Hello and welcome to the Electric Vehicle Experience
In today’s episode, we’re still talking about the units of measurement for electric vehicles.
If you didn’t catch the last episode, go get it to understand kW and kWh and what they mean.
Now let’s see how this applies to EVs.
kW measures the power that is being provided. We talk about power when you are charging your car. Let’s say that your car can take 150kW but it only gets 100kW because that’s the peak power of the charger you’re using.
If your battery is nearly fully depleted and you want to charge it fully, whether you’re using an 11kW charger, a 60kW charger, or a 350kW charger, you need to charge a certain amount of kWh to get it back to full.
The higher the kW rate you can get into your battery the faster you’ll get the needed kWh to get the battery fully charged. Or up to the charge limit you chose.
Imagine you’re serving water from a bottle into a cup. The amount of water that is coming out of the bottle is kW and the capacity of the glass is kWh.
Remember that kW is used both for the charging speed and for the discharging speed. The discharging speed is actually your energy efficiency. It’s the electric version of liters per 100 kms, kms per litre or miles per gallon.
The battery capacity kWh will be the electric version of the fuel tank’s capacity in liters or gallons.
When you’re driving at a constant 80 km/h you’re using a low kW number. And you spend kWh slowly, the stored energy will last for longer.
If you have a full bottle of water and you start dripping that water slowly, it will take longer to empty the bottle. In other words… your range will increase.
But if you press the right pedal all the way down you’ll drastically increase the kW in use and, as a consequence, the kWh will also be spent faster. In this case, your range will diminish.
It’s like inclining the water bottle a bit more to get the glass full quicker.
The units are different but the way they work is similar to those in a gasoline car.
In the beginning, I talked about the horsepower we used in gasoline cars. And I’ve talked about power a few times for electric cars.
1 hp = 0.745699872 kilowatts, I don’t know the precise number, it’s almost as long as a train. My previous car had 138 hp or 103 kW. It was normal to use HP to talk about a car’s power, both in conversations or the auto press but nowadays with EVs, it’s becoming more common to talk about kW.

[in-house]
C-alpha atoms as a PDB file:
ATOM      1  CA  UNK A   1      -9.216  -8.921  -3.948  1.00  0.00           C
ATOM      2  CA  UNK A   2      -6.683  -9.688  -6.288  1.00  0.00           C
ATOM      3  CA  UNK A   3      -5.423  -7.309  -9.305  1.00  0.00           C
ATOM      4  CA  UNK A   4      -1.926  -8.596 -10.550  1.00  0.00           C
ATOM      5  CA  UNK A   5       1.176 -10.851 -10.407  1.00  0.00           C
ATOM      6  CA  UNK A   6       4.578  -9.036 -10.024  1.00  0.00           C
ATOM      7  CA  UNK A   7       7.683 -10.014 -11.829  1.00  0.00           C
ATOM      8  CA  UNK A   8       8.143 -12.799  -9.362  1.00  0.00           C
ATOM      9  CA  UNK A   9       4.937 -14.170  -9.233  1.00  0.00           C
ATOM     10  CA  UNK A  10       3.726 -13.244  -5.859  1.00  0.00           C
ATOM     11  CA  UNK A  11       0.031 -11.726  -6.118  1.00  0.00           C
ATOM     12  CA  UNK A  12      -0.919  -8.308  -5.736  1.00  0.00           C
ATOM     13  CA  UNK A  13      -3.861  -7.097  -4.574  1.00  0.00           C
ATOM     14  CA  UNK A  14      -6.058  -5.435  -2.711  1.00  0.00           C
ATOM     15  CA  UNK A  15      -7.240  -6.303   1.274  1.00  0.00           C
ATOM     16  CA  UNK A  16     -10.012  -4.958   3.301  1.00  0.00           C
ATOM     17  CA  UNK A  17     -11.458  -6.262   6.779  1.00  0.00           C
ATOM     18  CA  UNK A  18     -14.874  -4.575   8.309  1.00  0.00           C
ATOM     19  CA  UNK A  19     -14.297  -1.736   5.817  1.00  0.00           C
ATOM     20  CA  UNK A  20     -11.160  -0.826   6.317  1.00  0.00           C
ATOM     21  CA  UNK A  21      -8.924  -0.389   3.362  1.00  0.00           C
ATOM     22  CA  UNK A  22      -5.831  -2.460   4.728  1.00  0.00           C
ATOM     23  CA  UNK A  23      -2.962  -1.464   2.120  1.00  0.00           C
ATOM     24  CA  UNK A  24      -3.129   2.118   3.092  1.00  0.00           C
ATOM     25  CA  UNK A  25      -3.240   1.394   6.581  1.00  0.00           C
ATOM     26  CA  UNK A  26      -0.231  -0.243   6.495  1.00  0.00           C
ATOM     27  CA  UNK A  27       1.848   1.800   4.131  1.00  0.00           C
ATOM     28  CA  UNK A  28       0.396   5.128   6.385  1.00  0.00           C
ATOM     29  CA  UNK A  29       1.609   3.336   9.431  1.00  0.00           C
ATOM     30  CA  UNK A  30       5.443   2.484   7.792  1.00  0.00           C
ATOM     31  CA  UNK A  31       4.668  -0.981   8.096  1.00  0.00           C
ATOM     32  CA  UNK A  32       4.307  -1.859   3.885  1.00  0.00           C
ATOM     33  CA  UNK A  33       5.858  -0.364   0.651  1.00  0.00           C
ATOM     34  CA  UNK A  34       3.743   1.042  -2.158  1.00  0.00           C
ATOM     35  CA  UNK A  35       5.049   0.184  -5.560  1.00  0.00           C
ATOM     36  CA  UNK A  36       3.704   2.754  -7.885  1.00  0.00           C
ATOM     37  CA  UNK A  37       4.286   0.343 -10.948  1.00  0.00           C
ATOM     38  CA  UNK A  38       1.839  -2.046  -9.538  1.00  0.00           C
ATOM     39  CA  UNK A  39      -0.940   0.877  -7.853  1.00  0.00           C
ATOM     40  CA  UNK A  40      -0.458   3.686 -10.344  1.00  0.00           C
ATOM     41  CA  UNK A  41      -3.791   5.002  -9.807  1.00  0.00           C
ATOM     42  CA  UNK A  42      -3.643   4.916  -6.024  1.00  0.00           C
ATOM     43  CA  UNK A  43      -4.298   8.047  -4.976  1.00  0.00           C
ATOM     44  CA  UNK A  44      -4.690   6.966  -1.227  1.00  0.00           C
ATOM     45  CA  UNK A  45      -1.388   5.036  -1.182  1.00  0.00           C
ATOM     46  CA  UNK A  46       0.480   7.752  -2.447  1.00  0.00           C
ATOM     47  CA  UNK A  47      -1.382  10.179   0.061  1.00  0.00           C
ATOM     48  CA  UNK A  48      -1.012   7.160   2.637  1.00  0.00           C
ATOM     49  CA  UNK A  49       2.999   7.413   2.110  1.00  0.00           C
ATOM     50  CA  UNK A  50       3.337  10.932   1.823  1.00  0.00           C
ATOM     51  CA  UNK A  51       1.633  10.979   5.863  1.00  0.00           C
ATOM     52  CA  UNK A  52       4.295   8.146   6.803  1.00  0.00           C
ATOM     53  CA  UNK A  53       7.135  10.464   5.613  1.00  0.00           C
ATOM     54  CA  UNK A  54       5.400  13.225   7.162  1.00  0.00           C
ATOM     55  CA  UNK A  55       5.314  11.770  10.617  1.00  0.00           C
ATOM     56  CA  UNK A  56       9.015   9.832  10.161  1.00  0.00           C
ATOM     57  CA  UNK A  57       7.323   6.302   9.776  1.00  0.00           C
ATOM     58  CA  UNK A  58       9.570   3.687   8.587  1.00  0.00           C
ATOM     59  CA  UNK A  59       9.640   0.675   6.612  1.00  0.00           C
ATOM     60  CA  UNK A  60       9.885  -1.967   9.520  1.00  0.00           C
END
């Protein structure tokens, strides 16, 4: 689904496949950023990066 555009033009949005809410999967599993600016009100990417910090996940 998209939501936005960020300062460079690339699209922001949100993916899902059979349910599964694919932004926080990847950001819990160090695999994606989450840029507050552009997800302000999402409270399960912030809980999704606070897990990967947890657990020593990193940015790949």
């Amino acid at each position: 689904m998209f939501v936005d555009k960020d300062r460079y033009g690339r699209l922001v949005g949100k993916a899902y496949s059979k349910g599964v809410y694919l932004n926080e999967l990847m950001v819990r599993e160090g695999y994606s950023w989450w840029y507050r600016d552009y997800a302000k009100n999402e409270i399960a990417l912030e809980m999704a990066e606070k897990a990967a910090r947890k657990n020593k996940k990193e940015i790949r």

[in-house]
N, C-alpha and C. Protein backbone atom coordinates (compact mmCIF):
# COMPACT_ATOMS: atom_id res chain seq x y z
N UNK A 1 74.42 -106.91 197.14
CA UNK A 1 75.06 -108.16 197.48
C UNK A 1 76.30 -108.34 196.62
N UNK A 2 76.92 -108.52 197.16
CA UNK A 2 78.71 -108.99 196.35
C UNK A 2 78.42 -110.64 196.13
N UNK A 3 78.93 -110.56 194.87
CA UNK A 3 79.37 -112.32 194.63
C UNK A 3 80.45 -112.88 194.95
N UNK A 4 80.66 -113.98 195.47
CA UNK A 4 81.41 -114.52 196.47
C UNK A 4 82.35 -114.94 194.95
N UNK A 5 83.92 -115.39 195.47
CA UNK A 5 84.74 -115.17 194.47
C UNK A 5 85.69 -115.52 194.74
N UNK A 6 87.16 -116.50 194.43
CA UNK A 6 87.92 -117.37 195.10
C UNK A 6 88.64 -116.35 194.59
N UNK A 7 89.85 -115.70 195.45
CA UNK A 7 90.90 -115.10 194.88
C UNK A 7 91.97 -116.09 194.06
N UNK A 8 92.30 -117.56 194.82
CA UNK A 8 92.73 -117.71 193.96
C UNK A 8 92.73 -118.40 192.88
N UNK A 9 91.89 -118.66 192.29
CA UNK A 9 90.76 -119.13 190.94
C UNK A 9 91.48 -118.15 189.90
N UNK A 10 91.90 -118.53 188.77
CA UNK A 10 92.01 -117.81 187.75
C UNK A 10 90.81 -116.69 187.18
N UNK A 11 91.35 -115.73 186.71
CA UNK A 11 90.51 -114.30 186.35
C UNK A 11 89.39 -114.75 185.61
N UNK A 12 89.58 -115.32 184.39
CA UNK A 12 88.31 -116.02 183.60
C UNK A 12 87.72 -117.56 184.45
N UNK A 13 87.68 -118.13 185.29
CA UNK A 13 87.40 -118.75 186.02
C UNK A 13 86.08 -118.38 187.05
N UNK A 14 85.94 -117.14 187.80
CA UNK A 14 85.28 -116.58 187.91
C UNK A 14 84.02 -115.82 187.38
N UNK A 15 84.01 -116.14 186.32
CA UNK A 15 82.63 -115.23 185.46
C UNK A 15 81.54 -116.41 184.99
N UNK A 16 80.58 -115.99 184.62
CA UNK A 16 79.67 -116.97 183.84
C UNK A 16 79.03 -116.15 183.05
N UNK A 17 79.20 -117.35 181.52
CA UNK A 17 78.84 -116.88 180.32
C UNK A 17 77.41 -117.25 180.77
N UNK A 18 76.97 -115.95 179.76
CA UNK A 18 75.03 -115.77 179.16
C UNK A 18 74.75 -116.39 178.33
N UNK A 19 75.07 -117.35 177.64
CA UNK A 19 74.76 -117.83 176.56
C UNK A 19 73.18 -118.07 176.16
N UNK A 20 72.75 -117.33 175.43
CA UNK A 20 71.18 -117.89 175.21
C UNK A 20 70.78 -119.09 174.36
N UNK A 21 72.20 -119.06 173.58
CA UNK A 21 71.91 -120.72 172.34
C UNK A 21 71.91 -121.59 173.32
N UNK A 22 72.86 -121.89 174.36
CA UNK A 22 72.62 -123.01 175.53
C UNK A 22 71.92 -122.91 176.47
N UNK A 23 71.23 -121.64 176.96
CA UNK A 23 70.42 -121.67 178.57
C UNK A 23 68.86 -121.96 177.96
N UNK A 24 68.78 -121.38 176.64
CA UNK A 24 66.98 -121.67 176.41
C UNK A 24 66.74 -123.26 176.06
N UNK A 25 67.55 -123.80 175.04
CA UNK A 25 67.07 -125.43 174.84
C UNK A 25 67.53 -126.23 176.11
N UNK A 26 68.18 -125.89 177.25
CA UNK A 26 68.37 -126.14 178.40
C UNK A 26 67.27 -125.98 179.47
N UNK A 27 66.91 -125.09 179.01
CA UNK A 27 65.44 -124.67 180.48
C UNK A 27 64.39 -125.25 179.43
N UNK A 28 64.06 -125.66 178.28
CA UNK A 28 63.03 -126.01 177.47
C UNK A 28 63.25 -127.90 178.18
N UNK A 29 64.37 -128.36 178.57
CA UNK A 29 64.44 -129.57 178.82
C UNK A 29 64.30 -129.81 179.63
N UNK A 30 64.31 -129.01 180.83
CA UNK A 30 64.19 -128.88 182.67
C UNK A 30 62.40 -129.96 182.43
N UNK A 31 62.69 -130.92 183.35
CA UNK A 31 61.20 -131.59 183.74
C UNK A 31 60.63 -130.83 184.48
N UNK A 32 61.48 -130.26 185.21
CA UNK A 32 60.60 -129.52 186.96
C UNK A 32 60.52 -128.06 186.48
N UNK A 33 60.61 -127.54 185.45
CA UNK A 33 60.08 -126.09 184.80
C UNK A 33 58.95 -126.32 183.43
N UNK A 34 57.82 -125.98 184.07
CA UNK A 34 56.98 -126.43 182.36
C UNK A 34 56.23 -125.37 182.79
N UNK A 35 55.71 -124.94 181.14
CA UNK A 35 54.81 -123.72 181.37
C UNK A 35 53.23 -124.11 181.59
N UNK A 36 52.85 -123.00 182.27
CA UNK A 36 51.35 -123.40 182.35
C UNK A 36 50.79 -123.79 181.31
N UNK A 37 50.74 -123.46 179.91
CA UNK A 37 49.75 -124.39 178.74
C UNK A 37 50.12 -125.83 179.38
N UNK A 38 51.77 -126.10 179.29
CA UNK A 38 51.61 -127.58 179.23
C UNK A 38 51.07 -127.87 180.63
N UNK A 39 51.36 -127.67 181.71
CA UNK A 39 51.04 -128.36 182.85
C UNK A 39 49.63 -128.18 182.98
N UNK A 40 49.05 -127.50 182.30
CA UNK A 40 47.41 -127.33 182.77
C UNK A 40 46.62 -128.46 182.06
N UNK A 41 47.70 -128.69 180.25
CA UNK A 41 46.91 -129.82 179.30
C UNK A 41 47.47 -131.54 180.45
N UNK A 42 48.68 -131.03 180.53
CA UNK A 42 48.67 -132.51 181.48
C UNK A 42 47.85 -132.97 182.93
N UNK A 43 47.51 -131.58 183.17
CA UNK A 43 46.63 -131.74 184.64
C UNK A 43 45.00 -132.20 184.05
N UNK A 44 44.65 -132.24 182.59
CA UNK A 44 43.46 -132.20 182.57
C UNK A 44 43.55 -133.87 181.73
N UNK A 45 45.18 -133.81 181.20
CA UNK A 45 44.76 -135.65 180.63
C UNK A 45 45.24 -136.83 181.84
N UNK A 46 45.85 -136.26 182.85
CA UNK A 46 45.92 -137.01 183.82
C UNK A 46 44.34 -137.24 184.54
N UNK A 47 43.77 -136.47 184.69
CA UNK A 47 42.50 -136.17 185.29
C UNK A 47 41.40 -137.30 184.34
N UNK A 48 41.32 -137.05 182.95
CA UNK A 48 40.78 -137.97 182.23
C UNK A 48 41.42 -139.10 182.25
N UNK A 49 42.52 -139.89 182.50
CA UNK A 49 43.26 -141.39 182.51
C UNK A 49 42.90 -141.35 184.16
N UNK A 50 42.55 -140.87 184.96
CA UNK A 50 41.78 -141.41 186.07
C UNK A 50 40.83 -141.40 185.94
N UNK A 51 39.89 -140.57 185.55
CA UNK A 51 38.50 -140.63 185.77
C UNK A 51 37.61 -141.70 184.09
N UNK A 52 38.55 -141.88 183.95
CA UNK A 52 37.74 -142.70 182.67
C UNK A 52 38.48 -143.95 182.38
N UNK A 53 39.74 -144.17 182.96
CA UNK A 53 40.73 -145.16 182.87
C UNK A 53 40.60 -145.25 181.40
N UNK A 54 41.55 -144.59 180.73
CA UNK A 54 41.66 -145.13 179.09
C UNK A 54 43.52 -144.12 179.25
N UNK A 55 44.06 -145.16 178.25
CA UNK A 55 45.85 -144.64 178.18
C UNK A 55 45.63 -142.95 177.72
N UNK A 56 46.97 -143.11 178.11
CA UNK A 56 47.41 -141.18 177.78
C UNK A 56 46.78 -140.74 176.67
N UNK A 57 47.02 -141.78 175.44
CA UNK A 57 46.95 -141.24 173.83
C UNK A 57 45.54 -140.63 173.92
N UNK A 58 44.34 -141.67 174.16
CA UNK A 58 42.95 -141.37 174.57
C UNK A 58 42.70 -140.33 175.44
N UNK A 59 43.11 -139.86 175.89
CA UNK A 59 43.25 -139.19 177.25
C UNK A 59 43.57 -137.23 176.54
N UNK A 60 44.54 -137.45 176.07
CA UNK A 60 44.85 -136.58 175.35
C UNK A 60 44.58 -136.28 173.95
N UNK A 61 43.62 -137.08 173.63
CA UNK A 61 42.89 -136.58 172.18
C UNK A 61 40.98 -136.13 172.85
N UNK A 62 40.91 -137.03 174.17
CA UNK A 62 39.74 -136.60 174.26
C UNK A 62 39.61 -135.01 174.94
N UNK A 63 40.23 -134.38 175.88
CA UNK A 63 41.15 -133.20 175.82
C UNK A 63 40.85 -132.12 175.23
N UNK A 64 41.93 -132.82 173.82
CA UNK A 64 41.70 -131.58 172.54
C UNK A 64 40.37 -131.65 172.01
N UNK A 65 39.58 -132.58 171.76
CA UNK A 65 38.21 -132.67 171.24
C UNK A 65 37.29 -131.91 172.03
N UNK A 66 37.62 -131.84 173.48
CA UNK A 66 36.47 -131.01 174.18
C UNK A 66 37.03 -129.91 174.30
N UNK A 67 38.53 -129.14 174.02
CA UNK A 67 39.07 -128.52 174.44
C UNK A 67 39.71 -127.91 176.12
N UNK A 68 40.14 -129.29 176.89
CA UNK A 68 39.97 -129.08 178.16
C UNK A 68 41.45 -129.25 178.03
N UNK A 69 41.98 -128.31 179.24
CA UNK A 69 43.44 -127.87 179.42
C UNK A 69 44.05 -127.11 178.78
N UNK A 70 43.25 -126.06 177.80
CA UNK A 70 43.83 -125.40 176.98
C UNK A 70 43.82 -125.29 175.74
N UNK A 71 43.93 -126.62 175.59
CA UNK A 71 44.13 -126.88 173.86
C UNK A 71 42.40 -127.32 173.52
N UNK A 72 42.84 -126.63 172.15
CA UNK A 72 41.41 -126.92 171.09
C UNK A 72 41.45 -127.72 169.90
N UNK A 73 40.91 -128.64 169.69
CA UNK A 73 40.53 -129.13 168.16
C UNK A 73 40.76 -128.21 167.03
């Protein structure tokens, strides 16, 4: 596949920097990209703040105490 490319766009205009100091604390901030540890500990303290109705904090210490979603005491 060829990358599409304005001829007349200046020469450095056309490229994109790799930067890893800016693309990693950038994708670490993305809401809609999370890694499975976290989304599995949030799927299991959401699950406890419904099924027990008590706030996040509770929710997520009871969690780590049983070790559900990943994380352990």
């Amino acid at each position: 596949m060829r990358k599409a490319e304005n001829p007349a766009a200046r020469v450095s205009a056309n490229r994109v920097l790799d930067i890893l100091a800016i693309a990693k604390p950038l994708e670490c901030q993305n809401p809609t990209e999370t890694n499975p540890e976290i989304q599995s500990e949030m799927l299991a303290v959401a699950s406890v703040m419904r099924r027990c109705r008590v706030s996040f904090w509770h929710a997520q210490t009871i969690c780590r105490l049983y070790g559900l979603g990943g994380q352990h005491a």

And that adds a bit of confusion because it’s another unit that’s measured in kW.
One unit that we use a lot in EVs and on one cares in conventional cars is the refill or recharge rate. You never heard of anyone choosing a certain car because of how fast you could refuel it at the petrol pump, right?
In EVs that’s a thing. I think most people don’t need lightning-fast charging speeds but if you plan on using public charging during long trips with some regularity, avoid the cars that charge the slowest.
Last but not least, let’s talk about energy efficiency.
If you’re in Europe like me you most likely’ve been using liters per 100 kms. For electric cars, you would use wH per km or kWh/100 kms.
You can use any of them and it’s easy to understand both of them. For example, I’ve been getting an average efficiency of 149 wH per km. In kWh/100 kms it’s 14,9. Yes, that easy, no need for difficult conversions.
I’ll add a bonus.
Do you want to know how that relates to battery capacity?
If I have a 75 kWh battery and I spend 15 kWh / 100 kms…. you’re probably guessing it… if you divide 75 by 15 you get 5… so you can do it 5 times… because we’re talking about traveling 100 kms…. 5 times 100 kms…. we get 500 kms of range.
That means that if you average 15kWh/100 kms while driving a car with a 75kWh battery, you can drive it for 500 kms. If you’re brave enough, at least…
I know this episode was a bit dense in terms of information and I recommend that you go over it again if you don’t feel comfortable with these units yet.
When you do, it’s like riding a bicycle, it gets easy.
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Thank you for watching and I’ll talk to you soon